Rockefeller University Press, Journal of Cell Biology, 6(186), p. i14-i14
Rockefeller University Press, Journal of General Physiology, 4(134), p. 281-293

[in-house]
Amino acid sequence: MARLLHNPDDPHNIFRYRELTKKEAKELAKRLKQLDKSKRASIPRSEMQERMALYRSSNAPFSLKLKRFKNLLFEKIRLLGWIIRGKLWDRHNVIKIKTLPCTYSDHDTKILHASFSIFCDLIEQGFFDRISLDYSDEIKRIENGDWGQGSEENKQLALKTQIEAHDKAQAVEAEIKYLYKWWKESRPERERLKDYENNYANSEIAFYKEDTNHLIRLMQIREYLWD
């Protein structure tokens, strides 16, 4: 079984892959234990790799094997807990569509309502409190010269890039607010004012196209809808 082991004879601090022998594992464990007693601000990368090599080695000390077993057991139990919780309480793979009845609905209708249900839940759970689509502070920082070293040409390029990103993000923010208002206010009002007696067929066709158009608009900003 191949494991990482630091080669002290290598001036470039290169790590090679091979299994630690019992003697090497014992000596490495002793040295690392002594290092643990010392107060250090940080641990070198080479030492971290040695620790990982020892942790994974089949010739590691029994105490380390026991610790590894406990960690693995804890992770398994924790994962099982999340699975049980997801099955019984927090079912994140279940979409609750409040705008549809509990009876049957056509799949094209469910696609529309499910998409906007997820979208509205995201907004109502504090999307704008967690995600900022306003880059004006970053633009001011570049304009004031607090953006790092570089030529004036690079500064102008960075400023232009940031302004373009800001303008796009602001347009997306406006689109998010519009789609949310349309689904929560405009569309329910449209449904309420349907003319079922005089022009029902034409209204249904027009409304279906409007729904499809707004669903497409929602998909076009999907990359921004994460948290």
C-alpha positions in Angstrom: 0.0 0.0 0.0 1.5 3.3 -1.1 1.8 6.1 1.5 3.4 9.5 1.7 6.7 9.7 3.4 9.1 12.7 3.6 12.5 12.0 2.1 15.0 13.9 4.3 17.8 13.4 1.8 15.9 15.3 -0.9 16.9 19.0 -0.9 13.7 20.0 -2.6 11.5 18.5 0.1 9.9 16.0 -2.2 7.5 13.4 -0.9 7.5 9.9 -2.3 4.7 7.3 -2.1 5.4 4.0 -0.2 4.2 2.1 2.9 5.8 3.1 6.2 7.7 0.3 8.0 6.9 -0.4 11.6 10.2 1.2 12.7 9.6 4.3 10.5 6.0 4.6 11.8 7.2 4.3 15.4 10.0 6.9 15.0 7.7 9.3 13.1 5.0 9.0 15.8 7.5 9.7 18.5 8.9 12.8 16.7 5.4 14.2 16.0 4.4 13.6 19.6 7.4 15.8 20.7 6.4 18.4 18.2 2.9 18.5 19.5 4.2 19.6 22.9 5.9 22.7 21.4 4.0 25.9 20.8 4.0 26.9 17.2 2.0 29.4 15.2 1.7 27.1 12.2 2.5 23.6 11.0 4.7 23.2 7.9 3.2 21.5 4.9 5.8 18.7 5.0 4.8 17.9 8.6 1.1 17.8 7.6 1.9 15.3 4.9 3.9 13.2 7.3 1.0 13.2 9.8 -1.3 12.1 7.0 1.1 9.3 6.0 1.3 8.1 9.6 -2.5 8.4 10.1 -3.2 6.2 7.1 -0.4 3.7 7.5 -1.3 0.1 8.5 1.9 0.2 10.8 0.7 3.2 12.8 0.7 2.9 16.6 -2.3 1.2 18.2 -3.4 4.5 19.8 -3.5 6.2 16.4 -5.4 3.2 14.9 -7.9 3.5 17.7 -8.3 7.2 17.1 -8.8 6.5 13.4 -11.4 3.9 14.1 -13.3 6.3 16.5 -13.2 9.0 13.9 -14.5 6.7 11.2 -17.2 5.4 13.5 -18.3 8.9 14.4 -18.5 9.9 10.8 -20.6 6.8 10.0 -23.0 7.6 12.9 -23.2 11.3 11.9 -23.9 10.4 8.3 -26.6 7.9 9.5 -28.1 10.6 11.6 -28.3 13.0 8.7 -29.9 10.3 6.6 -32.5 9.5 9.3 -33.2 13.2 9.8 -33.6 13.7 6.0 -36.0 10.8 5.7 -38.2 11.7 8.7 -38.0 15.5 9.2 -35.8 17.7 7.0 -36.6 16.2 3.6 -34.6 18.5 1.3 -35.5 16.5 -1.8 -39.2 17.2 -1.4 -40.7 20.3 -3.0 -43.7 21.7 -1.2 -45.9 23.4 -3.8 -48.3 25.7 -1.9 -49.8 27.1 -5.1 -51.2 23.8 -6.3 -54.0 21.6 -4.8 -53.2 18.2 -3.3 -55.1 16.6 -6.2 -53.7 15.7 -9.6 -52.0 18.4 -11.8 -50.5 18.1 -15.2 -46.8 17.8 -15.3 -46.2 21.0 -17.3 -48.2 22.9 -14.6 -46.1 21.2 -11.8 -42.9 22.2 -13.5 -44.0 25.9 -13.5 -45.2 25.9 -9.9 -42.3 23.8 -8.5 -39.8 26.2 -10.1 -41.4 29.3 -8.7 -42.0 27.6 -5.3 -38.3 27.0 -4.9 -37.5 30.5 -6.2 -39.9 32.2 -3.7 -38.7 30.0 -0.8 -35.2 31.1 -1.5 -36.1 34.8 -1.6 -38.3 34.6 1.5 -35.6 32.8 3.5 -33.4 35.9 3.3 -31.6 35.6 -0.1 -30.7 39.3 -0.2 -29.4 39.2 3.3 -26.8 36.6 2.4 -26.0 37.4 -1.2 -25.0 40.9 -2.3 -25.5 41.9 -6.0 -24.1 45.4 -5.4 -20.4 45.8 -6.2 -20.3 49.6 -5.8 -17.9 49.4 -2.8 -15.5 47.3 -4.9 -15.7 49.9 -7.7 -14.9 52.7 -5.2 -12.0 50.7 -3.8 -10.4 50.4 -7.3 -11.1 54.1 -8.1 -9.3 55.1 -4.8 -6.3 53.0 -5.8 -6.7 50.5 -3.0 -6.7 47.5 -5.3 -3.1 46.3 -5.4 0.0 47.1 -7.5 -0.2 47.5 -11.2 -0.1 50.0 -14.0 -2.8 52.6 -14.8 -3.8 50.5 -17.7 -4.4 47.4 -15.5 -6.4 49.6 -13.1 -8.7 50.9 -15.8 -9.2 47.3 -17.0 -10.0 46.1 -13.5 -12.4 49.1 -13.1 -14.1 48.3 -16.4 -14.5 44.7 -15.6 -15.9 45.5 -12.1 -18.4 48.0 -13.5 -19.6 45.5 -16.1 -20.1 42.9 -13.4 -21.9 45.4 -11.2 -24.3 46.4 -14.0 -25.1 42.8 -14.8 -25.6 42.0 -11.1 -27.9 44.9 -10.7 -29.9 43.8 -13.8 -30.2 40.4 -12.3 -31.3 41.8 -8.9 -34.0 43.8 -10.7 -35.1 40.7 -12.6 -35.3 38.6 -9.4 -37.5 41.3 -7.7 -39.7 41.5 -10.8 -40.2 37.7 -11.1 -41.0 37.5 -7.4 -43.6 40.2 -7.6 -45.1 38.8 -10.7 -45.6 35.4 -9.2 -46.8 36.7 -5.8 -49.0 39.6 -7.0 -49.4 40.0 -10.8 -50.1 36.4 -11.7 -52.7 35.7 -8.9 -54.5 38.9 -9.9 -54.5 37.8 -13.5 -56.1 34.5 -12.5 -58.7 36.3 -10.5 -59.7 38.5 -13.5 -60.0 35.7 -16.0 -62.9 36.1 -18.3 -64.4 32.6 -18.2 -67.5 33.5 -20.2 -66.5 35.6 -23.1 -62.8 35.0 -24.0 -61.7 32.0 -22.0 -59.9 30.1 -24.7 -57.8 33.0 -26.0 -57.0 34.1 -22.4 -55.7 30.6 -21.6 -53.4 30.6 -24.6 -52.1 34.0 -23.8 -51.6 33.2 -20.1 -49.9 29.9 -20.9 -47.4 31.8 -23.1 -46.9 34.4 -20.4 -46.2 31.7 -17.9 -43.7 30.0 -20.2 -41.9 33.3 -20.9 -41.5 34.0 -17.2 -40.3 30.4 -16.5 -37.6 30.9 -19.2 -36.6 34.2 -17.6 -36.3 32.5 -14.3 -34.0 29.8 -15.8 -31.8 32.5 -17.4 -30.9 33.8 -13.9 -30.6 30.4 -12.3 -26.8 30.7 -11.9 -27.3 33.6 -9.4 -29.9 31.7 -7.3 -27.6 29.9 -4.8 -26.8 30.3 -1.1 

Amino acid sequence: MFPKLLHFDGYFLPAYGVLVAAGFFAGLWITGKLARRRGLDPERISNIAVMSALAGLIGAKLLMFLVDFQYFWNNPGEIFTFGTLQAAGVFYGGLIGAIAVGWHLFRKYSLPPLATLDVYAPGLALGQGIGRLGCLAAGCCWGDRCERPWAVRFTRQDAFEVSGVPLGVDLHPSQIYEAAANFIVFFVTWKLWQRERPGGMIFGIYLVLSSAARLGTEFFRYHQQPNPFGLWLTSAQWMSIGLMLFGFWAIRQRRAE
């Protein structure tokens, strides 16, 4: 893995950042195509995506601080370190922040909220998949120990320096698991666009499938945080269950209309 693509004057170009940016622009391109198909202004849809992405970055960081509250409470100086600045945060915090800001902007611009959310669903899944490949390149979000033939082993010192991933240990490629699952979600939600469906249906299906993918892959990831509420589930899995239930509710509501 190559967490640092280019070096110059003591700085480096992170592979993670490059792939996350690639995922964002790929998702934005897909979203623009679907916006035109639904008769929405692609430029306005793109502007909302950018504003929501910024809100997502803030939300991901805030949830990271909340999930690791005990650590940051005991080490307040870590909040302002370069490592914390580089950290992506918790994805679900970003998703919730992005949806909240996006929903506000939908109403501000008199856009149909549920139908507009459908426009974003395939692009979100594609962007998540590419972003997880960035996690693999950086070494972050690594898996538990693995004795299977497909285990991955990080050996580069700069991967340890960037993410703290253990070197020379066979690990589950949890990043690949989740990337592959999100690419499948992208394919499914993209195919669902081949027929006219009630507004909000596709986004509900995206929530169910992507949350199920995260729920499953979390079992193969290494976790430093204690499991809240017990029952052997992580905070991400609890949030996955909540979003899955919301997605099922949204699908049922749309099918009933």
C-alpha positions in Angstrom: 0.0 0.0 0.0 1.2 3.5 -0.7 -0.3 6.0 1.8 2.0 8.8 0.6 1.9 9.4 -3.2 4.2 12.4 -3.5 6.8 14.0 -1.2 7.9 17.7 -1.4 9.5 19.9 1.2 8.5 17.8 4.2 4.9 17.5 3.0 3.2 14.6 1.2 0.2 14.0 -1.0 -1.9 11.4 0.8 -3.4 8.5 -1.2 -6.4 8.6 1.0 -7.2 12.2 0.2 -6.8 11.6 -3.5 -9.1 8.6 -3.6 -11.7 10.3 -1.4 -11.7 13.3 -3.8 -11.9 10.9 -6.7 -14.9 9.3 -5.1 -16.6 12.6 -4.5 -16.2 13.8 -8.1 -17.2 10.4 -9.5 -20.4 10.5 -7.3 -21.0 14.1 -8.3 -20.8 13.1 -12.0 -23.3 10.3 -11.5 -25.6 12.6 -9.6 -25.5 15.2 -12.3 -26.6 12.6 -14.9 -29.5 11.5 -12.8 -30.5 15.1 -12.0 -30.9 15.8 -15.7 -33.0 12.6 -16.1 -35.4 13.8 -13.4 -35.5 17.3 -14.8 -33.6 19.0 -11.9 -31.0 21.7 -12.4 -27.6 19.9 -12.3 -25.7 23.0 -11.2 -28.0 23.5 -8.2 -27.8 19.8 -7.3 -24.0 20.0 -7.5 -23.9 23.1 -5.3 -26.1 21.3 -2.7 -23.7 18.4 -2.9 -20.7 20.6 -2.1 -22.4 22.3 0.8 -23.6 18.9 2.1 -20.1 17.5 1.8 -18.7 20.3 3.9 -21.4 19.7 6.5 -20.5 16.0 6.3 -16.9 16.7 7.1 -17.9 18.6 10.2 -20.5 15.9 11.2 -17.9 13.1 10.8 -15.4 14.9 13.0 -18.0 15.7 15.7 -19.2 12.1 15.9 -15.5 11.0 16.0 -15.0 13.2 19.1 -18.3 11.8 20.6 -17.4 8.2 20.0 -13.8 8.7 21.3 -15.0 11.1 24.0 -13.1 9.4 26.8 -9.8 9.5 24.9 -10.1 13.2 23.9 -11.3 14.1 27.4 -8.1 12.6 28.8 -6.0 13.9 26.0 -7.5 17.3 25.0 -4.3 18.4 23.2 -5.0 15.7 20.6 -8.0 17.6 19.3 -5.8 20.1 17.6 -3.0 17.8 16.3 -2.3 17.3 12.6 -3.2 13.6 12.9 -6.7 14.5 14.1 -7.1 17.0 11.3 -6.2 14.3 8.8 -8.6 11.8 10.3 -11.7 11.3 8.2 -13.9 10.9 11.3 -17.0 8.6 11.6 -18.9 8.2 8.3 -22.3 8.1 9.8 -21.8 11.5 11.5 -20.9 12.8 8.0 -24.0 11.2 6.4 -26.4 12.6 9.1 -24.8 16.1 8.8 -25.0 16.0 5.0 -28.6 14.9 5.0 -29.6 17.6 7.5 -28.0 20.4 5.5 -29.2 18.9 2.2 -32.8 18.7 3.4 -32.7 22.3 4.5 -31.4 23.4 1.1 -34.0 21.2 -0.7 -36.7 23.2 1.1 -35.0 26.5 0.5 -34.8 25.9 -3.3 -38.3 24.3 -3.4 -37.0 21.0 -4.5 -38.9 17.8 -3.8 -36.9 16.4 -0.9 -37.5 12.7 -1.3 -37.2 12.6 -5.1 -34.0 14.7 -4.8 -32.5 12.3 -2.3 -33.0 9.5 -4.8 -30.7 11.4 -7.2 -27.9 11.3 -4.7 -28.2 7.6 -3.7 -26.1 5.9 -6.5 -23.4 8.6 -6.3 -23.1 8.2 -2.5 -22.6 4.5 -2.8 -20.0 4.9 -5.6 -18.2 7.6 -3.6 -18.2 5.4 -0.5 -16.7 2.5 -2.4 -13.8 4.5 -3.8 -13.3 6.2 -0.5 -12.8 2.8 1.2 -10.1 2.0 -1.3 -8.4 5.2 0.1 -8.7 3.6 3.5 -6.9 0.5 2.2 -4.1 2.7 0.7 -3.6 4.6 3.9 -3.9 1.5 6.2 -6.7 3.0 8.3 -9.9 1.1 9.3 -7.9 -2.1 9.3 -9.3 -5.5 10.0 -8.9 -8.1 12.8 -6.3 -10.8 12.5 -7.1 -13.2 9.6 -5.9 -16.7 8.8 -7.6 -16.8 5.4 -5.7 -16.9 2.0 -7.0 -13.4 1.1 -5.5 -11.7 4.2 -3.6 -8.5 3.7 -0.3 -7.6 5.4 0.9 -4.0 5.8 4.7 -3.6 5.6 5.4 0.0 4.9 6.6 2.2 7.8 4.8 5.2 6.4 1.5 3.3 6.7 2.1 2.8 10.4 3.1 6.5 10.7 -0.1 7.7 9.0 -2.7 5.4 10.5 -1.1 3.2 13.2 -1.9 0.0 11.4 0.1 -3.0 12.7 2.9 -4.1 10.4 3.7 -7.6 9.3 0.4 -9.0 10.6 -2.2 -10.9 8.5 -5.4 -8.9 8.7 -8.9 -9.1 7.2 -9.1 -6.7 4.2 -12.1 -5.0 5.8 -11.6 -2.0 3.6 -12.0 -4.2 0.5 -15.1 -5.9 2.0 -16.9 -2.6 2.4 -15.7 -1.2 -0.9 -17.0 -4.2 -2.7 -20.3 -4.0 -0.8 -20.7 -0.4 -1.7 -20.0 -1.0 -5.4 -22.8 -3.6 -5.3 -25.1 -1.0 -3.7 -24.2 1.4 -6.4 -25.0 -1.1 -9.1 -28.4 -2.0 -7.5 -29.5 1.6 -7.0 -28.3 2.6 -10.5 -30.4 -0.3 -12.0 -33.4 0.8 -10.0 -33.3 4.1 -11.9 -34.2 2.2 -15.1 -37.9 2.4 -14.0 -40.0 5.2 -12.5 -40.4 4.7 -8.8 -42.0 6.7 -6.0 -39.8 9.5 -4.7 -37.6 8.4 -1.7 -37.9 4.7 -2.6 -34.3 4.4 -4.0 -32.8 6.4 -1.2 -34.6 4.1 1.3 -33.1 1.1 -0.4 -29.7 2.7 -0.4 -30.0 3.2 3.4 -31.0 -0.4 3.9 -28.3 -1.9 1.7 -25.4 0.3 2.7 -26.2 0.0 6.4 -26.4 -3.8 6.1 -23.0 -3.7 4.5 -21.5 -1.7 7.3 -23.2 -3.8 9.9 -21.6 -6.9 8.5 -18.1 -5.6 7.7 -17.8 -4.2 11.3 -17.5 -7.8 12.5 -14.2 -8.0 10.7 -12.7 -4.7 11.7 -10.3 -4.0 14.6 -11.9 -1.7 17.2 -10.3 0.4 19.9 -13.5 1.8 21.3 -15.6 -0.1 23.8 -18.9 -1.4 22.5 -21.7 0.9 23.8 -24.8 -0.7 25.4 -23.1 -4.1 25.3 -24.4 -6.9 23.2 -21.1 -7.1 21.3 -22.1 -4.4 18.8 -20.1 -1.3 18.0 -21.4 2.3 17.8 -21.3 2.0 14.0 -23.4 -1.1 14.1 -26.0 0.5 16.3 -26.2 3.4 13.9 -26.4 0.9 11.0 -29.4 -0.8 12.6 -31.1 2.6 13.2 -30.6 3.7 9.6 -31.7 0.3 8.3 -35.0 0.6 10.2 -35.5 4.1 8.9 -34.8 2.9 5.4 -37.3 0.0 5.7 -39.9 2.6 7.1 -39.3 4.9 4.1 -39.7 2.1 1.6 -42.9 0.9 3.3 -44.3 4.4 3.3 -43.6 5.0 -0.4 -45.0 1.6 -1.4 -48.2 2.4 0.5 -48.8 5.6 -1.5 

Small conductance calcium-activated potassium (SK) channels respond to intracellular Ca(2+) via constitutively associated calmodulin (CaM). Previous studies have proposed a modular design for the interaction between CaM and SK channels. The C-lobe and the linker of CaM are thought to regulate the constitutive binding, whereas the N-lobe binds Ca(2+) and gates SK channels. However, we found that coexpression of mutant CaM (E/Q) where the N-lobe has only one functional EF hand leads to rapid rundown of SK channel activity, which can be recovered with exogenously applied wild-type (WT), but not mutant, CaM. Our results suggest that the mutation at the N-lobe EF hand disrupts the stable interaction between CaM and SK channel subunits, such that mutant CaM dissociates from the channel complex when the inside of the membrane is exposed to CaM-free solution. The disruption of the stable interaction does not directly result from the loss of Ca(2+)-binding capacity because SK channels and WT CaM can stably interact in the absence of Ca(2+). These findings question a previous conclusion that CaM where the N-lobe has only one functional EF hand can stably support the gating of SK channels. They cannot be explained by the current model of modular interaction between CaM and SK channels, and they imply a role for N-lobe EF hand residues in binding to the channel subunits. Additionally, we found that a potent enhancer for SK channels, 3-oxime-6,7-dichloro-1H-indole-2,3-dione (NS309), enables the recovery of channel activity with CaM (E/Q), suggesting that NS309 stabilizes the interaction between CaM and SK channels. CaM (E/Q) can regulate Ca(2+)-dependent gating of SK channels in the presence of NS309, but with a lower apparent Ca(2+) affinity than WT CaM.